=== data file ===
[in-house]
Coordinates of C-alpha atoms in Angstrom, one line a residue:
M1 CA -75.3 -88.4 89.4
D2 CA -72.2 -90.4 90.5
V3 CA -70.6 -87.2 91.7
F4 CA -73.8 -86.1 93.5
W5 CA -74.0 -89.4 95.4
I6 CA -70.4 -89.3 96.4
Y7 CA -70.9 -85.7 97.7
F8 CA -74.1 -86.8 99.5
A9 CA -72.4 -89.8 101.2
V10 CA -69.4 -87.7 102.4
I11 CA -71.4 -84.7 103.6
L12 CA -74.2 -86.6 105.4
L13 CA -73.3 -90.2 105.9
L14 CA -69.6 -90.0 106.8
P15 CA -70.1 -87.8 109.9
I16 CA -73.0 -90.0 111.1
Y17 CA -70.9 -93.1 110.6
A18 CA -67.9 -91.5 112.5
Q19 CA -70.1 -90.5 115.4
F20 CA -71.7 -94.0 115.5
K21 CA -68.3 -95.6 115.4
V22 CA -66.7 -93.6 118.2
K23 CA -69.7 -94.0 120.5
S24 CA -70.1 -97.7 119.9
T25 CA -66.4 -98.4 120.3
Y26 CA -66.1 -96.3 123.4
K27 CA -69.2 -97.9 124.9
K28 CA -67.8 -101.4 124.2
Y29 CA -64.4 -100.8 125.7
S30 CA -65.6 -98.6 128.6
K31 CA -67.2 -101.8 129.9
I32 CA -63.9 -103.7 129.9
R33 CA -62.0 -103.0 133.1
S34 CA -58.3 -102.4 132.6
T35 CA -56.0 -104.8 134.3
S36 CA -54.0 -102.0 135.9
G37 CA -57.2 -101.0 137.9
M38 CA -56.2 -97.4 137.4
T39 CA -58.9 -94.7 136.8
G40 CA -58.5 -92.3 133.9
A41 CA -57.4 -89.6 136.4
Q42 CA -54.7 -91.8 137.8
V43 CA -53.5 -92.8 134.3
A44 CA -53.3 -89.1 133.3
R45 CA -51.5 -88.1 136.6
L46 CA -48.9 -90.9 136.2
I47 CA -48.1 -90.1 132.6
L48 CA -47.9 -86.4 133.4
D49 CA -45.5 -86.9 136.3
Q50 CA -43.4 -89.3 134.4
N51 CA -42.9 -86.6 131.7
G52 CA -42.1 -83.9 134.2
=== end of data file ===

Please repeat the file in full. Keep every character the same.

[in-house]
Coordinates of C-alpha atoms in Angstrom, one line a residue:
M1 CA -75.3 -88.4 89.4
D2 CA -72.2 -90.4 90.5
V3 CA -70.6 -87.2 91.7
F4 CA -73.8 -86.1 93.5
W5 CA -74.0 -89.4 95.4
I6 CA -70.4 -89.3 96.4
Y7 CA -70.9 -85.7 97.7
F8 CA -74.1 -86.8 99.5
A9 CA -72.4 -89.8 101.2
V10 CA -69.4 -87.7 102.4
I11 CA -71.4 -84.7 103.6
L12 CA -74.2 -86.6 105.4
L13 CA -73.3 -90.2 105.9
L14 CA -69.6 -90.0 106.8
P15 CA -70.1 -87.8 109.9
I16 CA -73.0 -90.0 111.1
Y17 CA -70.9 -93.1 110.6
A18 CA -67.9 -91.5 112.5
Q19 CA -70.1 -90.5 115.4
F20 CA -71.7 -94.0 115.5
K21 CA -68.3 -95.6 115.4
V22 CA -66.7 -93.6 118.2
K23 CA -69.7 -94.0 120.5
S24 CA -70.1 -97.7 119.9
T25 CA -66.4 -98.4 120.3
Y26 CA -66.1 -96.3 123.4
K27 CA -69.2 -97.9 124.9
K28 CA -67.8 -101.4 124.2
Y29 CA -64.4 -100.8 125.7
S30 CA -65.6 -98.6 128.6
K31 CA -67.2 -101.8 129.9
I32 CA -63.9 -103.7 129.9
R33 CA -62.0 -103.0 133.1
S34 CA -58.3 -102.4 132.6
T35 CA -56.0 -104.8 134.3
S36 CA -54.0 -102.0 135.9
G37 CA -57.2 -101.0 137.9
M38 CA -56.2 -97.4 137.4
T39 CA -58.9 -94.7 136.8
G40 CA -58.5 -92.3 133.9
A41 CA -57.4 -89.6 136.4
Q42 CA -54.7 -91.8 137.8
V43 CA -53.5 -92.8 134.3
A44 CA -53.3 -89.1 133.3
R45 CA -51.5 -88.1 136.6
L46 CA -48.9 -90.9 136.2
I47 CA -48.1 -90.1 132.6
L48 CA -47.9 -86.4 133.4
D49 CA -45.5 -86.9 136.3
Q50 CA -43.4 -89.3 134.4
N51 CA -42.9 -86.6 131.7
G52 CA -42.1 -83.9 134.2